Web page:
7. Lehmann, Hartmut & Wadsworth, Jonathan & Acquisti, Alessandro, 1999. "Grime and Punishment: Insecurity and Wage Arrears in the Russian Federation," IZA Discussion Papers 65, Institute for the Study of Labor (IZA).
  8. Newell, Andrew & Reilly, Barry, 1996. "The gender wage gap in Russia: Some empirical evidence," Labour Economics, Elsevier, vol. 3(3), pages 337-356, October.
  9. Domowitz, Ian & Hubbard, R Glenn & Petersen, Bruce C, 1988. "Market Structure and Cyclical Fluctuations in U.S. Manufacturing," The Review of Economics and Statistics, MIT Press, vol. 70(1), pages 55-66, February.
  10. Brown, J David & Earle, John S, 2000. "Competition And Firm Performance: Lessons From Russia," CEPR Discussion Papers 2444, C.E.P.R. Discussion Papers.
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Cited by:
  1. Jozef Konings & Olga Kupets & Hartmut Lehmann, 2002. "Gross Job Flows in Ukraine: Size, Ownership and Trade Effects," William Davidson Institute Working Papers Series 521, William Davidson Institute at the University of Michigan.
  2. Kate Bishop & Tomasz Mickiewicz, 2003. "While Labour Hoarding May Be Over, Insiders’ Control Is Not. Determinants Of Employment Growth In Polish Large Firms, 1996-2001," William Davidson Institute Working Papers Series 2003-593, William Davidson Institute at the University of Michigan.
  3. J. David Brown & John S. Earle, . "The Reallocation of Workers and Jobs in Russian Industry: New Evidence on Measures and Determinants," Upjohn Working Papers and Journal Articles jse20031, W.E. Upjohn Institute for Employment Research.
  4. Mickiewicz, Tomasz & Gerry, Christopher J. & Bishop, Kate, 2005. "Privatisation, corporate control and employment growth: Evidence from a panel of large Polish firms, 1996-2002," Economic Systems, Elsevier, vol. 29(1), pages 98-119, March.
  5. Rizov, Marian & Swinnen, Johan F.M., 2004. "Human capital, market imperfections, and labor reallocation in transition," Journal of Comparative Economics, Elsevier, vol. 32(4), pages 745-774, December.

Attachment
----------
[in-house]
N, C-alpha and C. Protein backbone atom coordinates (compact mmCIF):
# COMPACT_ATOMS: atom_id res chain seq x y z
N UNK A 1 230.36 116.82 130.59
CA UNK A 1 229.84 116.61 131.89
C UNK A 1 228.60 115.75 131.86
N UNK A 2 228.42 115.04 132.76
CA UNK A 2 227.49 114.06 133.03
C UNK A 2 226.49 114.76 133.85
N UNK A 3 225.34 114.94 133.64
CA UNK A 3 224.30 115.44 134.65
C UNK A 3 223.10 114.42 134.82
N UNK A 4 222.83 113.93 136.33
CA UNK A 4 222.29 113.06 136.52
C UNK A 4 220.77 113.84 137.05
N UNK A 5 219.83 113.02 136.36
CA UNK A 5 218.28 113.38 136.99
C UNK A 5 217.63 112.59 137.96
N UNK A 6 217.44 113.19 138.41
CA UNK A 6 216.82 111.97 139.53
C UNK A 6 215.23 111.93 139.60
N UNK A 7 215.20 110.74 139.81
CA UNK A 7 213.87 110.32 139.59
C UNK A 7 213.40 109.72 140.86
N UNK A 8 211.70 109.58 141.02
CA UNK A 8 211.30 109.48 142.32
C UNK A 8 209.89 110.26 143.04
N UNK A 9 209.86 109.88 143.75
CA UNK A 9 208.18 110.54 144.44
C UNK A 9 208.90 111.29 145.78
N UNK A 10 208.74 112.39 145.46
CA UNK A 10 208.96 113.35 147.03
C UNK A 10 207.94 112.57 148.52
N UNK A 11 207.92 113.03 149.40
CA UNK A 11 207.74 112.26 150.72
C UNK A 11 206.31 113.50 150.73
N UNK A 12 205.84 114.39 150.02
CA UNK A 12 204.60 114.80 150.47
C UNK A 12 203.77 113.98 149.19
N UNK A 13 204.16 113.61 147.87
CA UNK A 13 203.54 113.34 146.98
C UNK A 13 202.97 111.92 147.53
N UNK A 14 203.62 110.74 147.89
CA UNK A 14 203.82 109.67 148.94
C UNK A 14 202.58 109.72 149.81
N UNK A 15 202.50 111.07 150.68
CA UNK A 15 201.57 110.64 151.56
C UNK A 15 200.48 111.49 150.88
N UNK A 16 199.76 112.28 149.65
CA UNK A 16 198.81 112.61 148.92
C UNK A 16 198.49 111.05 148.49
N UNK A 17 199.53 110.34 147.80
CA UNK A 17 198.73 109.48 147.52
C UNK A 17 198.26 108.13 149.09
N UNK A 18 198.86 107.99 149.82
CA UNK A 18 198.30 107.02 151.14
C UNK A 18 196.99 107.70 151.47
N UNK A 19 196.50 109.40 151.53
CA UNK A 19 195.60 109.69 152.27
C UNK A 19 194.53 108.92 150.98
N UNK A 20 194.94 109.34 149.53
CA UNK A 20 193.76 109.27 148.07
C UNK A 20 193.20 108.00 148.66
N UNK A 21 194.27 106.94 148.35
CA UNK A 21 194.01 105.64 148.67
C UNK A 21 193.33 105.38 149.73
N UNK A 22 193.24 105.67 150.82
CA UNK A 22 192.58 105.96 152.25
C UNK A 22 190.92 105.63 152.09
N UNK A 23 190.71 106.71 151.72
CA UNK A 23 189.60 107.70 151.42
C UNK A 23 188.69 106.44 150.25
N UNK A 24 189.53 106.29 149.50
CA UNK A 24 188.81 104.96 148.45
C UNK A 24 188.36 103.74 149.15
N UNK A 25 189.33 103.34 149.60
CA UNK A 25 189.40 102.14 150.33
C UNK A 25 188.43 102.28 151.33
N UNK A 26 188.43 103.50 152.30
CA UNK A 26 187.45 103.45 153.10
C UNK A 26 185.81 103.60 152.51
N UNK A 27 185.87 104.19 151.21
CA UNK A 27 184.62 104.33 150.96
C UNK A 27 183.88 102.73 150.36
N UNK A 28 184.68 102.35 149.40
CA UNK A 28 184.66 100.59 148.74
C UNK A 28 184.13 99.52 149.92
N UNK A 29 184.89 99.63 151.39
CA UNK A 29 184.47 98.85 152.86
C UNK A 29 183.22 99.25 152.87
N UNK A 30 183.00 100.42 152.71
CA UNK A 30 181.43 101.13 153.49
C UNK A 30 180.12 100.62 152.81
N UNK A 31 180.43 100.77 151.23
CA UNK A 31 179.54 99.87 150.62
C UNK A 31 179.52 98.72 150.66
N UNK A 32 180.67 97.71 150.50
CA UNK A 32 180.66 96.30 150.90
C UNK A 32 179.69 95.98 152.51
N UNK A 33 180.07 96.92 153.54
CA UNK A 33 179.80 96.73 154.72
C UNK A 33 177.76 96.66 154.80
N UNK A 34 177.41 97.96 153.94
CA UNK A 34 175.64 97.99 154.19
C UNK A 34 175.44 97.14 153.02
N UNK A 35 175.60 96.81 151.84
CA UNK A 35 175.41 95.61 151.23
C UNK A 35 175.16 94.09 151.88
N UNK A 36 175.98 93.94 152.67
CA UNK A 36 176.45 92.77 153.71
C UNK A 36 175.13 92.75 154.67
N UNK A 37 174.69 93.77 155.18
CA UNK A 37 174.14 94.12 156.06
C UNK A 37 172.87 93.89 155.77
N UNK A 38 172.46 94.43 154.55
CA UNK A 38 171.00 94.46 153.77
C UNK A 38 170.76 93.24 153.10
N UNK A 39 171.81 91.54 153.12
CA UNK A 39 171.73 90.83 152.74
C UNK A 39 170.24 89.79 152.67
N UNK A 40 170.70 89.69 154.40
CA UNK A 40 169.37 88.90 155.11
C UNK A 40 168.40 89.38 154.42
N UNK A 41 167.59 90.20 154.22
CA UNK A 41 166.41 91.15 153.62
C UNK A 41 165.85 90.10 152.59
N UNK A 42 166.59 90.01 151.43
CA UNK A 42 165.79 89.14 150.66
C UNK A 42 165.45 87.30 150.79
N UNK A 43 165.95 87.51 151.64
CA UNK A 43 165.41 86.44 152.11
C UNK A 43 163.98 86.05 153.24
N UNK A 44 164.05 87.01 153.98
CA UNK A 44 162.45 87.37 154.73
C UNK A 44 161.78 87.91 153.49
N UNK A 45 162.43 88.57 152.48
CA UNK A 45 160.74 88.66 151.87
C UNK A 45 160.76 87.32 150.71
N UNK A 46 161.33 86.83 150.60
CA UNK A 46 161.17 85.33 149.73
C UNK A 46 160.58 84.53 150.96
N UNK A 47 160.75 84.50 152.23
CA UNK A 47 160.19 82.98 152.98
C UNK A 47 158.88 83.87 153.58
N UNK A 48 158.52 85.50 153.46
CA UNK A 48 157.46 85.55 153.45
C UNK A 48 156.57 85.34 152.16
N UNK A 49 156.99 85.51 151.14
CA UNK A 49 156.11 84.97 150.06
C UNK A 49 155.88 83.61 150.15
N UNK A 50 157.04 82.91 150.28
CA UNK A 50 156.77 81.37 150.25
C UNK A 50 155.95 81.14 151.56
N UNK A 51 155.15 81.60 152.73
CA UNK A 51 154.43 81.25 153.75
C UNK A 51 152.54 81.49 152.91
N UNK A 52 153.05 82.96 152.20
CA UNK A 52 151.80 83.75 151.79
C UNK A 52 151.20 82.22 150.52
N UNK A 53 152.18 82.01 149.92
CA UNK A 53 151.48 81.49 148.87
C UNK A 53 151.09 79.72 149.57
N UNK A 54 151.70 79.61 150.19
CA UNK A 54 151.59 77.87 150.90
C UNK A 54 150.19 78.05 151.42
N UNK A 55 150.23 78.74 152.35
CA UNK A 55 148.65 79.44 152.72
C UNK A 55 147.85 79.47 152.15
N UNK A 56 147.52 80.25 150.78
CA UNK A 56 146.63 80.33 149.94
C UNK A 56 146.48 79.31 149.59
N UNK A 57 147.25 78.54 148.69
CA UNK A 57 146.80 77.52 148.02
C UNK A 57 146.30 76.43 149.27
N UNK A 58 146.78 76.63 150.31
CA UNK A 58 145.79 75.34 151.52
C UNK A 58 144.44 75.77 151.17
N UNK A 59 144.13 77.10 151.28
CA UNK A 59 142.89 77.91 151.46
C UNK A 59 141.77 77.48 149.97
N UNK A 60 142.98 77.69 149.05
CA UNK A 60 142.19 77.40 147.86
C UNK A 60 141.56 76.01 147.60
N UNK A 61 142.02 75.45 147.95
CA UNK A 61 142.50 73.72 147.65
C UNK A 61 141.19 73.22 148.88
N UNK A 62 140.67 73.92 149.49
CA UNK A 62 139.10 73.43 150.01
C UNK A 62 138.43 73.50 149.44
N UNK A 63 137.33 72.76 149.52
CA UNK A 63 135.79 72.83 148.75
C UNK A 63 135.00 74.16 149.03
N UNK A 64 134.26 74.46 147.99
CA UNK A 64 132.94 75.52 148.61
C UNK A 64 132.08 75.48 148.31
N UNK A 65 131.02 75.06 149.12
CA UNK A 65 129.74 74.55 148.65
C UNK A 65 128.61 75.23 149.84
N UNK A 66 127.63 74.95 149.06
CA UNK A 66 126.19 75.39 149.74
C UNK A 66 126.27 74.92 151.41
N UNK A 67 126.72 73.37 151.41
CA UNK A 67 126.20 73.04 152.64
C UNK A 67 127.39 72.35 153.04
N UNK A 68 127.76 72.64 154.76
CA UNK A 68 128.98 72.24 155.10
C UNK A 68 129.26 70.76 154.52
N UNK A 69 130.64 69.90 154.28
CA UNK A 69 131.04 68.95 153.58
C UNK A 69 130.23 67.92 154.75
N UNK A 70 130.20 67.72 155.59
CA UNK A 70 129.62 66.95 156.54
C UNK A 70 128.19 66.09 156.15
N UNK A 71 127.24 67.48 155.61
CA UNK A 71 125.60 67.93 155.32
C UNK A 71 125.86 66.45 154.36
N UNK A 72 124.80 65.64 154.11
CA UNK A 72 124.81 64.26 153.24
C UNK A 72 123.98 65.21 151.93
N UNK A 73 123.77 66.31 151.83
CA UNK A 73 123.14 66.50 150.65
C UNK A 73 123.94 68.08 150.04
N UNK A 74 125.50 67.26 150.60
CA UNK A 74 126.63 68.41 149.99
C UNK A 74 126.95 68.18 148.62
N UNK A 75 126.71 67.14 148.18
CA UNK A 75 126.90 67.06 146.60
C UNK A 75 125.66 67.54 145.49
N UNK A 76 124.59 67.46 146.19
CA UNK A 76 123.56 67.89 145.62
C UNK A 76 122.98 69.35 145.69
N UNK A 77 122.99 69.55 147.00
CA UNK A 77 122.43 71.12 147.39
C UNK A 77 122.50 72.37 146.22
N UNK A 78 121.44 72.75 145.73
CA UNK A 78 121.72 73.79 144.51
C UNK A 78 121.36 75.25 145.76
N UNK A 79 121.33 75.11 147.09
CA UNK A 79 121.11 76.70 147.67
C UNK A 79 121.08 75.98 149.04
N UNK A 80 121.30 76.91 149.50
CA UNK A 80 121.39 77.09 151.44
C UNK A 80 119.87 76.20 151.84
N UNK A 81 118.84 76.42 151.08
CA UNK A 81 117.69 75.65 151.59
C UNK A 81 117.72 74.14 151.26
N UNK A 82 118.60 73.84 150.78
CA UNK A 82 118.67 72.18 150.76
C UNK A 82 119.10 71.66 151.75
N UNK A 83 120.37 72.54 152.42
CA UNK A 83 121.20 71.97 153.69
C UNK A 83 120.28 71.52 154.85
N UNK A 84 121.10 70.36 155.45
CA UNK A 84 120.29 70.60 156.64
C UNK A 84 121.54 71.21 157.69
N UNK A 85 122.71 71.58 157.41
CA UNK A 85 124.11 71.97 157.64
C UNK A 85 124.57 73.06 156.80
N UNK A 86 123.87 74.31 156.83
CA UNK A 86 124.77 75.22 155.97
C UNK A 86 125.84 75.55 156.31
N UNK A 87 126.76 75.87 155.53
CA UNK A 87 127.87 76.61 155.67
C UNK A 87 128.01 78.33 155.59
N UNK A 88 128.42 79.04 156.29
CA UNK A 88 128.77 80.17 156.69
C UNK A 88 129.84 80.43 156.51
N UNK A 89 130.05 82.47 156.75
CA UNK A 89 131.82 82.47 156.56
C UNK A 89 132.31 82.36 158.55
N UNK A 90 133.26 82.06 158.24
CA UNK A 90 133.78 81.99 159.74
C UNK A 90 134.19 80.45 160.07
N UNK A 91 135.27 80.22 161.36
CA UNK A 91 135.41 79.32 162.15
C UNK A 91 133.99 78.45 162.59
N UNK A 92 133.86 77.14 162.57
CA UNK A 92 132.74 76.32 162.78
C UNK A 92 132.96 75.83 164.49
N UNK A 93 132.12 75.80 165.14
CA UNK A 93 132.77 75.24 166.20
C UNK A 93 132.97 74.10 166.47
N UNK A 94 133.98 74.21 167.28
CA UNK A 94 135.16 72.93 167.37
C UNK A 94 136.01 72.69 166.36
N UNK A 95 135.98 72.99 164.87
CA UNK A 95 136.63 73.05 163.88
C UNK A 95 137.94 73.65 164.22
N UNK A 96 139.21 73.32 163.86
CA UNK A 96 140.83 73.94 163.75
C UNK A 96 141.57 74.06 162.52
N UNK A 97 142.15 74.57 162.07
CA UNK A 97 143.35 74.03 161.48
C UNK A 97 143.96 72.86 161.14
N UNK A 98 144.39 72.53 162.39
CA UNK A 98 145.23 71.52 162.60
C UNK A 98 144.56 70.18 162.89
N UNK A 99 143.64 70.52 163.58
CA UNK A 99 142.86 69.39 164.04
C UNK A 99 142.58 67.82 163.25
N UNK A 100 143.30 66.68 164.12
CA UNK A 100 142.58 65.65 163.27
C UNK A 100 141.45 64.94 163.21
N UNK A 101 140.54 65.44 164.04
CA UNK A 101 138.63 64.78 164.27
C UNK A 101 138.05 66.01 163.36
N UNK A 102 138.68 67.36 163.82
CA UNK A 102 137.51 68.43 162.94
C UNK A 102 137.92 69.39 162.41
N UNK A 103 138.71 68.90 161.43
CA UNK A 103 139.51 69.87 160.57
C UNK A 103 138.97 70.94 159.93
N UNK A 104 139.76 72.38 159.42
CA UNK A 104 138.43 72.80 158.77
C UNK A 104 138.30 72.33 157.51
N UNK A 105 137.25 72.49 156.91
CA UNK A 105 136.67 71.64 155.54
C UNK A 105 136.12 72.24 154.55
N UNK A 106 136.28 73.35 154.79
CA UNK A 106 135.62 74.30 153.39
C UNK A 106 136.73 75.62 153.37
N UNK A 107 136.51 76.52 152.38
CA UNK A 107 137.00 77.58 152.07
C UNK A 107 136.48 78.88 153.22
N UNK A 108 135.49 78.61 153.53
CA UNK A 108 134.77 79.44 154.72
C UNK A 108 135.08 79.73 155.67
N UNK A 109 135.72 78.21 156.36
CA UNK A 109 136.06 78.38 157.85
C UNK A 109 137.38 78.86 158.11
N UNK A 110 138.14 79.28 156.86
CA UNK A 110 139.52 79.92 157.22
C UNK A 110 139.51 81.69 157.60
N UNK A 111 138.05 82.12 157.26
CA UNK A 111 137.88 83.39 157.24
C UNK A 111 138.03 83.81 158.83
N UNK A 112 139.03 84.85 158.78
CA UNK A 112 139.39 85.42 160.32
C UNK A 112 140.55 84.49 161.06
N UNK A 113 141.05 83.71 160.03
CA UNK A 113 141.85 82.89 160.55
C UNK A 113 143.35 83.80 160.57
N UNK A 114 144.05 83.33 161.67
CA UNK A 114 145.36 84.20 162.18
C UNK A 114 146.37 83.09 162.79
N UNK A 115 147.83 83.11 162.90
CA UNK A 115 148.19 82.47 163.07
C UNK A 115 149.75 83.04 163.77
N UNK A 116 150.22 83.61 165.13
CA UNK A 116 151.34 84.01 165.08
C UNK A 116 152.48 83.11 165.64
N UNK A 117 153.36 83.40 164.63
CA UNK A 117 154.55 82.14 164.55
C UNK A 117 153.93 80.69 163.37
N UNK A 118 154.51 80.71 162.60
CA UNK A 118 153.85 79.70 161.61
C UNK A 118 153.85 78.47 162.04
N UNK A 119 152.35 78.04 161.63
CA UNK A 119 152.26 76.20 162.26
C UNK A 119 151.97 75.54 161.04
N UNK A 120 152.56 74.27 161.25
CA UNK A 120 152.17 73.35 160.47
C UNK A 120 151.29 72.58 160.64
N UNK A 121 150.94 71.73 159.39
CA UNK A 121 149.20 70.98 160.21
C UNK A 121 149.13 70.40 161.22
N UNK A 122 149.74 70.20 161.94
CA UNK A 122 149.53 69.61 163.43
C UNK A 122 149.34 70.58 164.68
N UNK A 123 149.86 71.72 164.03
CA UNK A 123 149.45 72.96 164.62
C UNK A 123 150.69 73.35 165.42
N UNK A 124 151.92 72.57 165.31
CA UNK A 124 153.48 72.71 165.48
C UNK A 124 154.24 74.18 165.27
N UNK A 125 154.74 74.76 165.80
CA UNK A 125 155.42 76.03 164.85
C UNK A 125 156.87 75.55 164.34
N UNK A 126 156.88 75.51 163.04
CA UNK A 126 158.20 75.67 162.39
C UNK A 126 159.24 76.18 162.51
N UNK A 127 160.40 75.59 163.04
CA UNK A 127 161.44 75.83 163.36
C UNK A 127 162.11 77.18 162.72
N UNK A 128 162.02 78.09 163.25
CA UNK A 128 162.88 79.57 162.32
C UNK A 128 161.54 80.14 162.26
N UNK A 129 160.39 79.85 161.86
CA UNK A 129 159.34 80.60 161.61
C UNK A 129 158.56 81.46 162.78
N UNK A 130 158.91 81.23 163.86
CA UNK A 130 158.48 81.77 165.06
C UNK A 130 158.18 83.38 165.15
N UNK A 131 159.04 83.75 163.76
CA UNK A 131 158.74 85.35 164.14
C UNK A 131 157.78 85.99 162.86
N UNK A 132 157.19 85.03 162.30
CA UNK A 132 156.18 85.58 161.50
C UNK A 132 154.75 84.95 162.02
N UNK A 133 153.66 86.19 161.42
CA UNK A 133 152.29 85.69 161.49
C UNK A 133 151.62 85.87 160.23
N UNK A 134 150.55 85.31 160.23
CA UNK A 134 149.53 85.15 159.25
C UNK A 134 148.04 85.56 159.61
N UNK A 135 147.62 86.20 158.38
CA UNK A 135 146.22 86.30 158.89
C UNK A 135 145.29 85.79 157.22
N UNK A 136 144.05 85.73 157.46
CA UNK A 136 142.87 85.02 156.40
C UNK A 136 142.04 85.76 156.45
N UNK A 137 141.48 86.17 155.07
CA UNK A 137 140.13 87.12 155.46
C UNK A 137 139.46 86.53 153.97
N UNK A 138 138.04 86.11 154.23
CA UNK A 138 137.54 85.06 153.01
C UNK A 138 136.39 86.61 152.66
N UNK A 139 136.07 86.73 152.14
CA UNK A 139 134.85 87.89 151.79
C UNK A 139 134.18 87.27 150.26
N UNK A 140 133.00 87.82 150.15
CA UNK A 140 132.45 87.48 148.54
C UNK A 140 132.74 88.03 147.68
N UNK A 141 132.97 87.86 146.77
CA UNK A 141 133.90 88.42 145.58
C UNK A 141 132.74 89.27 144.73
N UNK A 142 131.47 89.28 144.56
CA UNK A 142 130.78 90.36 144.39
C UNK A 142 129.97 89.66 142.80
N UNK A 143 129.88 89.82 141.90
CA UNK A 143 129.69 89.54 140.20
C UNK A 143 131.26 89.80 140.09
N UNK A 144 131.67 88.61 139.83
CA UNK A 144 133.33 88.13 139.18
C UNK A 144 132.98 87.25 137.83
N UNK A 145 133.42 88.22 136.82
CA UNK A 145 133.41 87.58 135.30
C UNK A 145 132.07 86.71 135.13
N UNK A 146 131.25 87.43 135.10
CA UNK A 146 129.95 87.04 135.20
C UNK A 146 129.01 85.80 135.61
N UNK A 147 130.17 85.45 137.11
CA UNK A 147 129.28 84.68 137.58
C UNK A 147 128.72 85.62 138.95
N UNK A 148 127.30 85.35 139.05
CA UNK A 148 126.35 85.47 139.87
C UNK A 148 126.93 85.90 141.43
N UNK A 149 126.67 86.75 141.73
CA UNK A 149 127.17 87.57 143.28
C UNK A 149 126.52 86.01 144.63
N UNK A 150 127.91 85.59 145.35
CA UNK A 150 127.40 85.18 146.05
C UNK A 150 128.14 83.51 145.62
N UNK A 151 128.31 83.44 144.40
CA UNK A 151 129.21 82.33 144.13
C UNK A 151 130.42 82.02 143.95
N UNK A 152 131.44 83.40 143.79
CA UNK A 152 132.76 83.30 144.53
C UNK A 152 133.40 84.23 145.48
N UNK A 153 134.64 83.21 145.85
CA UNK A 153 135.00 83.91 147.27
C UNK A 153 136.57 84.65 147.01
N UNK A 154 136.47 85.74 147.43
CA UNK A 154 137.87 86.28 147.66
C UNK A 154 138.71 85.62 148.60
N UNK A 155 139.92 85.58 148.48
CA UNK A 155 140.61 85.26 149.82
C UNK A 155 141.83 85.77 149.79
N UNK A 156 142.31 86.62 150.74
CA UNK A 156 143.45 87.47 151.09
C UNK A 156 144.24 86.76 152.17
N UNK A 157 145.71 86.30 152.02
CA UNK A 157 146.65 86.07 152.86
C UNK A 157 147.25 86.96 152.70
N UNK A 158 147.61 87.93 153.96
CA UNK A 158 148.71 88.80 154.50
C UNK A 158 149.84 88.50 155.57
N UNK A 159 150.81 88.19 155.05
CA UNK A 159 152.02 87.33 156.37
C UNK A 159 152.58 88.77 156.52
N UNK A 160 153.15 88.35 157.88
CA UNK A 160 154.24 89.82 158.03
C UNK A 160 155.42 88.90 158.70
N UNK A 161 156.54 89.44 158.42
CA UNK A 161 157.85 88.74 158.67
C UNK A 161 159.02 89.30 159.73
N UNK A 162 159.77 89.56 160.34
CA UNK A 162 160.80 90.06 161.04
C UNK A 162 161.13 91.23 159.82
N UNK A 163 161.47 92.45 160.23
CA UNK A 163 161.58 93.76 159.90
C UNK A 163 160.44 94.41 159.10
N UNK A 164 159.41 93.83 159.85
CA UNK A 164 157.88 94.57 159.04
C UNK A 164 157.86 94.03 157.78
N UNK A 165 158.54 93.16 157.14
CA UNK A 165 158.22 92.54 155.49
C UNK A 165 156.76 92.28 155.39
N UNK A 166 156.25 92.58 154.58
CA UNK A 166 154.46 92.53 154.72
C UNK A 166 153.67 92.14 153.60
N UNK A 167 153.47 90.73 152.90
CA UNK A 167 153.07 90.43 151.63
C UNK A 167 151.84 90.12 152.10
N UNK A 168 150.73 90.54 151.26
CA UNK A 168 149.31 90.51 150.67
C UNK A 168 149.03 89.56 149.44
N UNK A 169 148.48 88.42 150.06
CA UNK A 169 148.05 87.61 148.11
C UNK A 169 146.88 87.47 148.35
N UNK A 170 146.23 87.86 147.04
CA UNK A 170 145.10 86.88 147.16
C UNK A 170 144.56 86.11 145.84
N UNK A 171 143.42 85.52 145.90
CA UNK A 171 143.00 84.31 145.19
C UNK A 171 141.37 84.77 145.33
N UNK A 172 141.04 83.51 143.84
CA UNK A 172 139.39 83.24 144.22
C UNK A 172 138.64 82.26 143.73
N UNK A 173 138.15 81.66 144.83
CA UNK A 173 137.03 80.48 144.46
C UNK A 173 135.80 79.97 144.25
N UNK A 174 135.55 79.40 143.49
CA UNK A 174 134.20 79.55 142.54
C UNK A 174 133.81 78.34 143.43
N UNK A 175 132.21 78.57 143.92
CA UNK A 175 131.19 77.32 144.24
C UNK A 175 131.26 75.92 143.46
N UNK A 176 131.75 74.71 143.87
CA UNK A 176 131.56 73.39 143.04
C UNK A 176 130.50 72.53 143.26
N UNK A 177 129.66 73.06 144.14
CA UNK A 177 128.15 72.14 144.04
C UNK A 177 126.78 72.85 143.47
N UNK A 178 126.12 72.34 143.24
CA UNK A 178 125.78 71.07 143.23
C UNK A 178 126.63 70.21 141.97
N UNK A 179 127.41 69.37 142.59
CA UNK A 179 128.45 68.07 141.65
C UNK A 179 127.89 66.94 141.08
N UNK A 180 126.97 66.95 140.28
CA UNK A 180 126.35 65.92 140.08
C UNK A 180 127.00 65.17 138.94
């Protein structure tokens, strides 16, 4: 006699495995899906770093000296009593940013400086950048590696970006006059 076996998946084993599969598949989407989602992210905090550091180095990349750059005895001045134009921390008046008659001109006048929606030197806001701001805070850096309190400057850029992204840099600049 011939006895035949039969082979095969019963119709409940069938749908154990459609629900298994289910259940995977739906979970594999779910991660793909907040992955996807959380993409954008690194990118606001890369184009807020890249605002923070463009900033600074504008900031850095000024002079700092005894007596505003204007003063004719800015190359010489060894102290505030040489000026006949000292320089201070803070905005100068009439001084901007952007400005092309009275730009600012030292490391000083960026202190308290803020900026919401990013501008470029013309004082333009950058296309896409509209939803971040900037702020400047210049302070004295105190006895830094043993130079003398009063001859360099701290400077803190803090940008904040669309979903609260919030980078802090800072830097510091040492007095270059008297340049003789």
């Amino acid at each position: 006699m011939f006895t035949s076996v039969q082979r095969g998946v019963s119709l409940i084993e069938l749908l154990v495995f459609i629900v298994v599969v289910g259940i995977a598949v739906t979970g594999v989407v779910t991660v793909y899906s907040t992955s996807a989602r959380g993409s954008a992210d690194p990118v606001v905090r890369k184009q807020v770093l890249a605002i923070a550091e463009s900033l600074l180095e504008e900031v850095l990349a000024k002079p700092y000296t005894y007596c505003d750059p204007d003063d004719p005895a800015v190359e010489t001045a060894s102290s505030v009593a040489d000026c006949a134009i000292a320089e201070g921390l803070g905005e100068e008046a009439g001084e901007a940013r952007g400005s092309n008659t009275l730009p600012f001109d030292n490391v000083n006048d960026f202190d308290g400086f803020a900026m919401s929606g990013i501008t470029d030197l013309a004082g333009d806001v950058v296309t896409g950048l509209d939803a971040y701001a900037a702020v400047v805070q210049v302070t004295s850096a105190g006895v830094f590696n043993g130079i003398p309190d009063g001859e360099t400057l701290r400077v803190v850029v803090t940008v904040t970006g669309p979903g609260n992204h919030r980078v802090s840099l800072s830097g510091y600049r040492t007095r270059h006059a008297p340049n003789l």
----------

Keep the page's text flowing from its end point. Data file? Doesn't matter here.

6. J. David Brown & John S. Earle, 2003. "The reallocation of workers and jobs in Russian industry," The Economics of Transition, The European Bank for Reconstruction and Development, vol. 11(2), pages 221-252, June.
  7. Lehmann, Hartmut & Pignatti, Norberto & Wadsworth, Jonathan, 2006. "The incidence and cost of job loss in the Ukrainian labor market," Journal of Comparative Economics, Elsevier, vol. 34(2), pages 248-271, June.
  8. Jaan Masso & Almas Heshmati, 2003. "The Optimality And Overuse Of Labour In Estonian Manufacturing Enterprises," University of Tartu - Faculty of Economics and Business Administration Working Paper Series 20, Faculty of Economics and Business Administration, University of Tartu (Estonia).
  9. Jozef Konings & Olga Kupets & Hartmut Lehmann, 2003. "Gross job flows in Ukraine," The Economics of Transition, The European Bank for Reconstruction and Development, vol. 11(2), pages 321-356, June.
  10. Dong, Xiao-yuan & Xu, Lixin Colin, 2009. "Labor restructuring in China: Toward a functioning labor market," Journal of Comparative Economics, Elsevier, vol. 37(2), pages 287-305, June.